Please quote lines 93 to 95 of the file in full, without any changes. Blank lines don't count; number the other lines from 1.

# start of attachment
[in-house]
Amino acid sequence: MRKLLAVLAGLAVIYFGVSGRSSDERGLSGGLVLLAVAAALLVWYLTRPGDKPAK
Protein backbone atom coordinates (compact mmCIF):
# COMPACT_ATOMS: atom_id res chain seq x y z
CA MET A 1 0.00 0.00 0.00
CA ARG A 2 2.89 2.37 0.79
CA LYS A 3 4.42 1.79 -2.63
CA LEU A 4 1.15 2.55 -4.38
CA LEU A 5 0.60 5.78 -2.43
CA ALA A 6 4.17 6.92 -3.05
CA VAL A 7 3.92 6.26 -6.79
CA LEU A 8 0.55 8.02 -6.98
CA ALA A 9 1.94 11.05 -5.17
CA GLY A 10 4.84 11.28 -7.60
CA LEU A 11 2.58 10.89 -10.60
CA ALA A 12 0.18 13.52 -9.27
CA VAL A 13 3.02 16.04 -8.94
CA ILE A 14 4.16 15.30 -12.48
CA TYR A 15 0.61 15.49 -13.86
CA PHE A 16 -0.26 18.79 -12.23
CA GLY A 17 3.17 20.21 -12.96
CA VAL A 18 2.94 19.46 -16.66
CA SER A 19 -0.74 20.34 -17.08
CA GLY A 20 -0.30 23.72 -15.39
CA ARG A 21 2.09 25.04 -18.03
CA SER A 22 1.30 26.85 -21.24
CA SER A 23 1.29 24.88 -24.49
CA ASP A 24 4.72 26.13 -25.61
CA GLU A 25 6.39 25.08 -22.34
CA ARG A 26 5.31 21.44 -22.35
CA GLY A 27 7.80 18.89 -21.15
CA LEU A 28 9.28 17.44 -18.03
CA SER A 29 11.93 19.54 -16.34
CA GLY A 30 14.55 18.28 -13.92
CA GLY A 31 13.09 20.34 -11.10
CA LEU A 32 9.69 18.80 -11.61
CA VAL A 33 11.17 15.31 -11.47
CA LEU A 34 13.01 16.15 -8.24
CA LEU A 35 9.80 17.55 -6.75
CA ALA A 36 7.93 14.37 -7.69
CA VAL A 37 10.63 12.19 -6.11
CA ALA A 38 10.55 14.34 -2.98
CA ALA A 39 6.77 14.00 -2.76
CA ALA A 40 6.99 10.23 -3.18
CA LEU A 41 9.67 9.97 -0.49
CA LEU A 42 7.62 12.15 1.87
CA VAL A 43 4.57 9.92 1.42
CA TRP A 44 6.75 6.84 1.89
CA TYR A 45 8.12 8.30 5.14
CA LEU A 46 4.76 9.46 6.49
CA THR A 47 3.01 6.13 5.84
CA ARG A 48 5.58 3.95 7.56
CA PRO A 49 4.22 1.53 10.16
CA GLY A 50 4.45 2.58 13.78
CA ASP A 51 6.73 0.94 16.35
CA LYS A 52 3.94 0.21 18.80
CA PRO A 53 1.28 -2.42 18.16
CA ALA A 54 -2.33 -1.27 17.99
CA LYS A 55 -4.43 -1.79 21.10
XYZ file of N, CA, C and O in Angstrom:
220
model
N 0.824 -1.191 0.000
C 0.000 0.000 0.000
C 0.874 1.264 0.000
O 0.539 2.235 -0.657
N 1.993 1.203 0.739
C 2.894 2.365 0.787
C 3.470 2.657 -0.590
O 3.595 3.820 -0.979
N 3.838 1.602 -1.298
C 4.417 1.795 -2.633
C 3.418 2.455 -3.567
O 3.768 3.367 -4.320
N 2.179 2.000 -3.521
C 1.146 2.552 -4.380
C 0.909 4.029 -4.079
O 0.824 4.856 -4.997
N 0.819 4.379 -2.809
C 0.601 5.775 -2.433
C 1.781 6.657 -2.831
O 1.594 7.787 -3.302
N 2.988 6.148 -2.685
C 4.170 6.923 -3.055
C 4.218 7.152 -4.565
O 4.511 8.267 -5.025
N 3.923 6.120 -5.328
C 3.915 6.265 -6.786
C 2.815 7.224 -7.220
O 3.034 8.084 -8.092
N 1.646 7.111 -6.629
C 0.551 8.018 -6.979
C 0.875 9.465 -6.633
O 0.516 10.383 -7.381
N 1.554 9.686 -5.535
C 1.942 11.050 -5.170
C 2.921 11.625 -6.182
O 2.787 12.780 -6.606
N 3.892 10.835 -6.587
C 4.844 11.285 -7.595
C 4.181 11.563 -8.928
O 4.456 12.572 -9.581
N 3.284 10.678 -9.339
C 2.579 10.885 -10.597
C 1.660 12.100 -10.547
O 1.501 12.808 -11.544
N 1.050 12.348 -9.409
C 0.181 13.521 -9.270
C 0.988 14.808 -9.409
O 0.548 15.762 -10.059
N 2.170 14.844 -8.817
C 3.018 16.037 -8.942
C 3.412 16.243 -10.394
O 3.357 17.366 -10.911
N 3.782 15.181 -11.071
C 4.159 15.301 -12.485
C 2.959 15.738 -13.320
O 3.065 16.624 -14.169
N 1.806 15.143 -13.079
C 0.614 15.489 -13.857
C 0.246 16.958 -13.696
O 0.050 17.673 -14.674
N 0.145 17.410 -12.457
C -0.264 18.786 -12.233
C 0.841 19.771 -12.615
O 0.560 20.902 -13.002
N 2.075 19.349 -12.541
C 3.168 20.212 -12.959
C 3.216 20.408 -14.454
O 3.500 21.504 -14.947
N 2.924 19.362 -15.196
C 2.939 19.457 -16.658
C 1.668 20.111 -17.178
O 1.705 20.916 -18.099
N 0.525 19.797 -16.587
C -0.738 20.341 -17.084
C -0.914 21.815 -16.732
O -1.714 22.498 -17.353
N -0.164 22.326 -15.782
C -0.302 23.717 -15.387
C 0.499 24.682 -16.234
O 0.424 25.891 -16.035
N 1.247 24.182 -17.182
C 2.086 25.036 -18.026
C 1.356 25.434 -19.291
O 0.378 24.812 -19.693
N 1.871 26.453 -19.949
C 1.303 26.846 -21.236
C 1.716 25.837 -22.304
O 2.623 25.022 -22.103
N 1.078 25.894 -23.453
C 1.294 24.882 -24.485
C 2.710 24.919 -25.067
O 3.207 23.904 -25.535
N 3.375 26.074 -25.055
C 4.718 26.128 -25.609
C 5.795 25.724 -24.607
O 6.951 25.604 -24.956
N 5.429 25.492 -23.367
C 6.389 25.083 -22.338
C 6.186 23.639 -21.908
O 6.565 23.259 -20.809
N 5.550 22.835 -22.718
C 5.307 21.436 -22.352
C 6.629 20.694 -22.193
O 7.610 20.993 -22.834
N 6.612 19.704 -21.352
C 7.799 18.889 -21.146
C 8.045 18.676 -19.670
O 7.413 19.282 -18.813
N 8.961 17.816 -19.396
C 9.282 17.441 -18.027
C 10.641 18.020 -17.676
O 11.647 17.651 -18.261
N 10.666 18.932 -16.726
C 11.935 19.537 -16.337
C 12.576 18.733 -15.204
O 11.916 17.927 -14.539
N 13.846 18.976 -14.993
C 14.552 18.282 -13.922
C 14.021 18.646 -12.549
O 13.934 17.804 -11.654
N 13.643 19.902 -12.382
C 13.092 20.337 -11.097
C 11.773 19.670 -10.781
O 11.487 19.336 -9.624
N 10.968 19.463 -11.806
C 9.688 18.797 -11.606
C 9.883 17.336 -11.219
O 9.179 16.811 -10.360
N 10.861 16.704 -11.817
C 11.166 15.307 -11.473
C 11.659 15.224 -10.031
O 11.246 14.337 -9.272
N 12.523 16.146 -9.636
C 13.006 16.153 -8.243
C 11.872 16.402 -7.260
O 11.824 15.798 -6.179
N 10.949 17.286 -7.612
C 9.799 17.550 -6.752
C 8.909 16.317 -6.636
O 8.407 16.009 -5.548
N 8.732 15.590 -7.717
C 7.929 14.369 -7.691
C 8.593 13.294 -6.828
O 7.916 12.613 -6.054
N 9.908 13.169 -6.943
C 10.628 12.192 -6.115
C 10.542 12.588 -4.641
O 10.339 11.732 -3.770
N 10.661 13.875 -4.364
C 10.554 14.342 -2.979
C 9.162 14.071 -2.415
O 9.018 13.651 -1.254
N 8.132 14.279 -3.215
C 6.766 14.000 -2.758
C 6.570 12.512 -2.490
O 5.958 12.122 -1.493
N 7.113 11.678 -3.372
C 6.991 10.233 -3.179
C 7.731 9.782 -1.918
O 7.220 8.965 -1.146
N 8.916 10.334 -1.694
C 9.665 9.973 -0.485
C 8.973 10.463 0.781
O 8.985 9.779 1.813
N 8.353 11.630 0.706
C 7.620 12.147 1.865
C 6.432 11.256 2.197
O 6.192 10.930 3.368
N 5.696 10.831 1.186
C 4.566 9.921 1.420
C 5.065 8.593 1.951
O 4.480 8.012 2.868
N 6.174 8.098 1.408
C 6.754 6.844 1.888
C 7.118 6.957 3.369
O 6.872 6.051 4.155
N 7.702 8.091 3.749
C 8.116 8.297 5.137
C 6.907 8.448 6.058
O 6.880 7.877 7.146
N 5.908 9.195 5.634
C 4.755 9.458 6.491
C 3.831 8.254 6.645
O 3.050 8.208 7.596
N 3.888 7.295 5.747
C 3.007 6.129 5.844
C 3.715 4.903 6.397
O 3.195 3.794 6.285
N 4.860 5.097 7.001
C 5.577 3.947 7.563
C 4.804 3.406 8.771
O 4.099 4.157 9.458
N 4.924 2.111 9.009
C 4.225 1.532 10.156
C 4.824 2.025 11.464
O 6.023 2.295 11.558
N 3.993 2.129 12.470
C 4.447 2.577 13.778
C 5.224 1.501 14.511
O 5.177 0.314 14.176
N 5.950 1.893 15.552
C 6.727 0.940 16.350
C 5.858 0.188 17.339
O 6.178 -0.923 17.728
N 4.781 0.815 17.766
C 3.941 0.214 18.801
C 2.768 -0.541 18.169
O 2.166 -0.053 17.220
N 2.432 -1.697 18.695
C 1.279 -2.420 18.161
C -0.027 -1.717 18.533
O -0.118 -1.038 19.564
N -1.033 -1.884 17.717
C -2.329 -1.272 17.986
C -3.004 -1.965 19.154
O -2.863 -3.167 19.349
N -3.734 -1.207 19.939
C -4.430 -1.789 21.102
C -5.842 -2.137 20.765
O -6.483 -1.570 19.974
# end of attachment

C 0.875 9.465 -6.633
O 0.516 10.383 -7.381
N 1.554 9.686 -5.535